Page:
(2011 census)
(2016 estimate)
Akhtala Lori 18th century (first mentioned) 4.3 2,092 2,000
Alaverdi Lori 1899 18 13,343 13,000
Shamlugh Lori 1770 3.6 700 700
Spitak Lori 17th century 5.6 12,881 13,000
Stepanavan Lori 1810 14 13,086 12,800
Tashir Lori 1844 5.6 7,773 7,500
Tumanyan Lori 1926 1 1,710 1,600
Vanadzor Lori 1828 32 86,199 82,200

Villages or rural communities

Non-community villages

Former villages

Notable natives

See also


  1. Lori population, 2011 census
  2. Tadevosyan, Aghasi (2007). Historical Monuments of Armenia: Akhtala. Yerevan, Armenia: "Var" Center for Cultural Initiatives. ISBN 978-99941-2-070-3.
  3. Hewsen, Robert H. (2001). Armenia: A Historical Atlas. Chicago: University of Chicago Press. p. 114. ISBN 0-226-33228-4.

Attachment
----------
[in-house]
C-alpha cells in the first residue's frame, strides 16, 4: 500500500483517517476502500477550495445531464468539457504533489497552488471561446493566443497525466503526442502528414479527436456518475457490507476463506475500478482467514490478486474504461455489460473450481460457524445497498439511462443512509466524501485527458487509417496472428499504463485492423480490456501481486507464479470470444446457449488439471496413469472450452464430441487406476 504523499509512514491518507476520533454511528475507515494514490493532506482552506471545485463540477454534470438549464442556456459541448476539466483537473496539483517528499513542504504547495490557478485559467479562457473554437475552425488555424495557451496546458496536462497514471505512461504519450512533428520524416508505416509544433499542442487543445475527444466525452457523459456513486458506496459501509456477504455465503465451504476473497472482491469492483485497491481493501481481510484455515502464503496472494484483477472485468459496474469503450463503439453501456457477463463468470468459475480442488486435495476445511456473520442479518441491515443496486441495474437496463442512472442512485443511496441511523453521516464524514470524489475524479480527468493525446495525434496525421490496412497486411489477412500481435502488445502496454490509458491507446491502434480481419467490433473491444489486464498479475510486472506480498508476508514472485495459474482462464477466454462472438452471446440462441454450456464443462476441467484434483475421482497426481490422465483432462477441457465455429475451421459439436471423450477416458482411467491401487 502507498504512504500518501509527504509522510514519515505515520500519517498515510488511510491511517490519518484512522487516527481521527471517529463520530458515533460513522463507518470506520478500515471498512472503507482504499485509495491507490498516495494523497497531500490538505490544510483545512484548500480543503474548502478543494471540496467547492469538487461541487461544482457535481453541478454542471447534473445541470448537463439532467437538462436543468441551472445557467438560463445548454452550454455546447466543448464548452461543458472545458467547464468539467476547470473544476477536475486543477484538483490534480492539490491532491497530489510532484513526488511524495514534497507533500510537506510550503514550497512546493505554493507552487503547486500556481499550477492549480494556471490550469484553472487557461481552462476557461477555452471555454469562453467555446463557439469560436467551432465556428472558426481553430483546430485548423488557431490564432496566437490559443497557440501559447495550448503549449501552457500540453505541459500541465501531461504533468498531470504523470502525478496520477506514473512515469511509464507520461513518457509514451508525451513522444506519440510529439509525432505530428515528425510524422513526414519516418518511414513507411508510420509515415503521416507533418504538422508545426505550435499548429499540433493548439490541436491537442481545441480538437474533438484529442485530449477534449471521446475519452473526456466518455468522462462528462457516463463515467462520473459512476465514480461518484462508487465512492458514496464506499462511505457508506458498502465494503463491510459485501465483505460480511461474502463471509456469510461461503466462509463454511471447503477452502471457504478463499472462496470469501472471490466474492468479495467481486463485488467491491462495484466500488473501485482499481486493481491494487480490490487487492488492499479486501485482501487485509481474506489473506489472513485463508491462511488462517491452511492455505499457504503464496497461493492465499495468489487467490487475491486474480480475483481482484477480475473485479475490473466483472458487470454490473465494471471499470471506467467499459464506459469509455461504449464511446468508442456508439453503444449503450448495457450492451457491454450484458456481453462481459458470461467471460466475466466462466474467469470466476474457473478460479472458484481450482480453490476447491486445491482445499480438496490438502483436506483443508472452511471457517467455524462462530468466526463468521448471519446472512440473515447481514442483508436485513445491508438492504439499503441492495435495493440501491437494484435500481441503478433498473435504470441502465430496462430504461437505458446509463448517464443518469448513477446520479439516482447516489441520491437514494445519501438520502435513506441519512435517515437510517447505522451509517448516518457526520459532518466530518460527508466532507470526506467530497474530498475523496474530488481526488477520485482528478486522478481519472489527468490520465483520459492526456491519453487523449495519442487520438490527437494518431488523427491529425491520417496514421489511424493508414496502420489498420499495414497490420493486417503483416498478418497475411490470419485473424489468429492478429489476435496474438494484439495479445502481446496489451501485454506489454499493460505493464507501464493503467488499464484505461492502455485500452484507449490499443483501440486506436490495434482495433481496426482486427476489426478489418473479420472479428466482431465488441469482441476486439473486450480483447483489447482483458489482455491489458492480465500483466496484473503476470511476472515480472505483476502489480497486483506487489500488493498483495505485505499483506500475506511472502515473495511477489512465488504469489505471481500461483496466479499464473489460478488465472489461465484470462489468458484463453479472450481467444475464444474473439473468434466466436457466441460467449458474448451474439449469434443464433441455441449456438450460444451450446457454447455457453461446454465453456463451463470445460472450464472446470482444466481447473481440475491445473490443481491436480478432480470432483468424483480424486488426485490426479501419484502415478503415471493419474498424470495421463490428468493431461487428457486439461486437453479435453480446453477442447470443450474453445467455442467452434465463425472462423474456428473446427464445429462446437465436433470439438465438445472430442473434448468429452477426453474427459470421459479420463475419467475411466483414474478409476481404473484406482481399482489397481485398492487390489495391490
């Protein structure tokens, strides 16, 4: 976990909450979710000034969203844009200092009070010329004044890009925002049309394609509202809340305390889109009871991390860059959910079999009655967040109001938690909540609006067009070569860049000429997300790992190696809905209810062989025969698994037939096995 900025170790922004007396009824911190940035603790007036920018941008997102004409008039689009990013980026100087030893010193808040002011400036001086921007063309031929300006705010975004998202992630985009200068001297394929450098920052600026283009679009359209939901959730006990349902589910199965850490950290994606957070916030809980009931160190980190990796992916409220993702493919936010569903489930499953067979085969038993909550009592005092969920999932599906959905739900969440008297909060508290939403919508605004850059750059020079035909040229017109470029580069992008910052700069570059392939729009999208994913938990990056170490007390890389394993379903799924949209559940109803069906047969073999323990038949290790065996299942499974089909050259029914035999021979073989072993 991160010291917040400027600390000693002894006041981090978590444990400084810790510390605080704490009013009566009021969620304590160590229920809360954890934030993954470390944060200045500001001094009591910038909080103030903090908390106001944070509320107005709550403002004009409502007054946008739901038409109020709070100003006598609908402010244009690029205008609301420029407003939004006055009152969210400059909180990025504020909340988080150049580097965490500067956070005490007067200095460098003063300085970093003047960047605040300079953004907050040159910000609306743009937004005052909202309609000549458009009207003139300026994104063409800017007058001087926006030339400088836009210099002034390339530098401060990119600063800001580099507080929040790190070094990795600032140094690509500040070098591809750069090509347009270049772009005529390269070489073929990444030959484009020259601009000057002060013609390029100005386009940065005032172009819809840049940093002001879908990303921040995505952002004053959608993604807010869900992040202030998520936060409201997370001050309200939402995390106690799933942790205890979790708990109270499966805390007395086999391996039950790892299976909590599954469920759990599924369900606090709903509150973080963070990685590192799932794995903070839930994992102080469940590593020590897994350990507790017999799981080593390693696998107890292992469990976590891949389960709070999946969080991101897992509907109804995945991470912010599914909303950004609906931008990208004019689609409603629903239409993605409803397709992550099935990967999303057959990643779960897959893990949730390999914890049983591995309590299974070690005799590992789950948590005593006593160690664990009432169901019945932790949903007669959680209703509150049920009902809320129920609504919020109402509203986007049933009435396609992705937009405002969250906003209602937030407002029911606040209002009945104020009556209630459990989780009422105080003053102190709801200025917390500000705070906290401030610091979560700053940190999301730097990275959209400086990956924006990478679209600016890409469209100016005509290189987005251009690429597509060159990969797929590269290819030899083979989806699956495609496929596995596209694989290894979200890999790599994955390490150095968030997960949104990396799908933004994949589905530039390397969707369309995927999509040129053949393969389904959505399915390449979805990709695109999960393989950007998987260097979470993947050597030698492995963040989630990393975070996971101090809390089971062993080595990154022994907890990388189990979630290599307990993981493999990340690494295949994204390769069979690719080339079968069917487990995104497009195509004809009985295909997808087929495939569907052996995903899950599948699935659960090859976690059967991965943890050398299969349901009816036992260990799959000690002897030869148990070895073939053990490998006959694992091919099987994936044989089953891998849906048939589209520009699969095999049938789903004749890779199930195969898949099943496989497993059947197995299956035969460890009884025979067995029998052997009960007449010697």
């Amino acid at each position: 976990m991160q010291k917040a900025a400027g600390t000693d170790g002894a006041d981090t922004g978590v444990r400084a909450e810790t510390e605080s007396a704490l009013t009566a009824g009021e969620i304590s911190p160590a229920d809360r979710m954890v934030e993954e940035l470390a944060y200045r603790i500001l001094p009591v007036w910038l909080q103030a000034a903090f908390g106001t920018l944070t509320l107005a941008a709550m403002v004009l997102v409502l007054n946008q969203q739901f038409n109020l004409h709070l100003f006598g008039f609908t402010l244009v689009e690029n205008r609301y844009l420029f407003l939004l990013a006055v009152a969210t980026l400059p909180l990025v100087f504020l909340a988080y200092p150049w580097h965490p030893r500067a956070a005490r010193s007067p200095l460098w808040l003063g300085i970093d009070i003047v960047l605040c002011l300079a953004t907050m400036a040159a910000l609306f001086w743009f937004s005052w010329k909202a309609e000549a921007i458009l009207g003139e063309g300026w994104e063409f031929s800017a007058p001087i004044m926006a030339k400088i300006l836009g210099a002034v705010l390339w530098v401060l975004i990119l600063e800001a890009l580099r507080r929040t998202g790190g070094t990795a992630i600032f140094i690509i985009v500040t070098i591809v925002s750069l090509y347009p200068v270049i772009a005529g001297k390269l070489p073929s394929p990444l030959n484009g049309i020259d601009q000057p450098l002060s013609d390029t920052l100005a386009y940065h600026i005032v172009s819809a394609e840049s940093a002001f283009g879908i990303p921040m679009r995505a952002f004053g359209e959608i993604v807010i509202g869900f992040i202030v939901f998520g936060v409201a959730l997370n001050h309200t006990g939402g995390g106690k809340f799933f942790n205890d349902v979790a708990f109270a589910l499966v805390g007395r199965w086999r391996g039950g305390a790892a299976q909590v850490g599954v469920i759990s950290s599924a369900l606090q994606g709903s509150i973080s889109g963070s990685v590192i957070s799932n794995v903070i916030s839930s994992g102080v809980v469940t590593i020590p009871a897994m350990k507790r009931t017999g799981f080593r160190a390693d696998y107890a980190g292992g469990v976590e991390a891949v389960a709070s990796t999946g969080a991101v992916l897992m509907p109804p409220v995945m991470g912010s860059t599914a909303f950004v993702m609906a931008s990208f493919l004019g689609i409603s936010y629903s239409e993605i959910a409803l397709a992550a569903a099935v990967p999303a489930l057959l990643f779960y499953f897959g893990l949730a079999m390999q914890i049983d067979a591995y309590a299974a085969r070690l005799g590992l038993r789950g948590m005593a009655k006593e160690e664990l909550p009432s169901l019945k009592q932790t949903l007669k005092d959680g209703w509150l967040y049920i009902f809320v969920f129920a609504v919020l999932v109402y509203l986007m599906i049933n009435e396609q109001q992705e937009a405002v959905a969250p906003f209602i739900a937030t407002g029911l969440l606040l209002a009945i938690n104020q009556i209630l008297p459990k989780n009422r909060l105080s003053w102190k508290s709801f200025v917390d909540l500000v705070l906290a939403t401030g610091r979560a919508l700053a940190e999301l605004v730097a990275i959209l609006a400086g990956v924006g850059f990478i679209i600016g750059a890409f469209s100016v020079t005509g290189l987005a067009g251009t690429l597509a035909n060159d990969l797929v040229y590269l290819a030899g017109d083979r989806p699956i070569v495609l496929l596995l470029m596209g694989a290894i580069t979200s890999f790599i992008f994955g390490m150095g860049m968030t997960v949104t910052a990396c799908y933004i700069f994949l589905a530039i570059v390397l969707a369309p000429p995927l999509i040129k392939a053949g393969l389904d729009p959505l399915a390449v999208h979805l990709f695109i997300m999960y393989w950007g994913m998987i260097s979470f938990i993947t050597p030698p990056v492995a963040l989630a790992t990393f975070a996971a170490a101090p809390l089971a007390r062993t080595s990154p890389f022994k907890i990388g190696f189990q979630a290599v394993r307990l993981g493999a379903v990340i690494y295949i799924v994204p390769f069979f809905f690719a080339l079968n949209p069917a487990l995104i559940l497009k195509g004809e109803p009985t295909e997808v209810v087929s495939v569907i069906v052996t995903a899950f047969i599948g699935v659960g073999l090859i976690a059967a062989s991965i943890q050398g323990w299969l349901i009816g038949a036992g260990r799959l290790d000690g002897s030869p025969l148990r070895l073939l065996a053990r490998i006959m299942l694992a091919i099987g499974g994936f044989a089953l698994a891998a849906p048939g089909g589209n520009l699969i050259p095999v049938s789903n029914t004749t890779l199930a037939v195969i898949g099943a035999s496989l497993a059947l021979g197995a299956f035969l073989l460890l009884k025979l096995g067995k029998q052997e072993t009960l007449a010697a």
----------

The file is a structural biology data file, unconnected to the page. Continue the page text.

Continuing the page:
4. 1 2 3 4 5 6 7 8 Matevossian, R. (1978). "Լոռի [Lori]". In Hambardzumyan, Viktor. Soviet Armenian Encyclopedia (in Armenian). 4. Yerevan: Armenian Encyclopedia. pp. 663–64. Missing or empty |title= (help)
  5. Lori province description
  6. Hacikyan, Agop Jack; Basmajian, Gabriel; Franchuk, Edward S.; Ouzounian, Nourhan (2000). The Heritage of Armenian Literature: From the Oral Tradition to the Golden Age. 1. Detroit: Wayne State University Press. p. 172. ISBN 9780814328156.
  7. Suny, Ronald Grigor (1994). The Making of the Georgian Nation. Bloomington: Indiana University Press. pp. 55–56. ISBN 9780253209153.
  8. Molokans of Armenia
  9. Churches in Lori province
  10. Armstat: Lori
  11. 2014-2017 development plan of Lori Province
  12. Lori Province schools
  13. VTC, About us
  14. Vanadzor football academy
  15. Vanadzor Football Academy is open
  16. "RA Lori Marz" (PDF). Marzes of the Republic of Armenia in Figures, 2002–2006. National Statistical Service of the Republic of Armenia. 2007.
  17. Community mergers in Armenia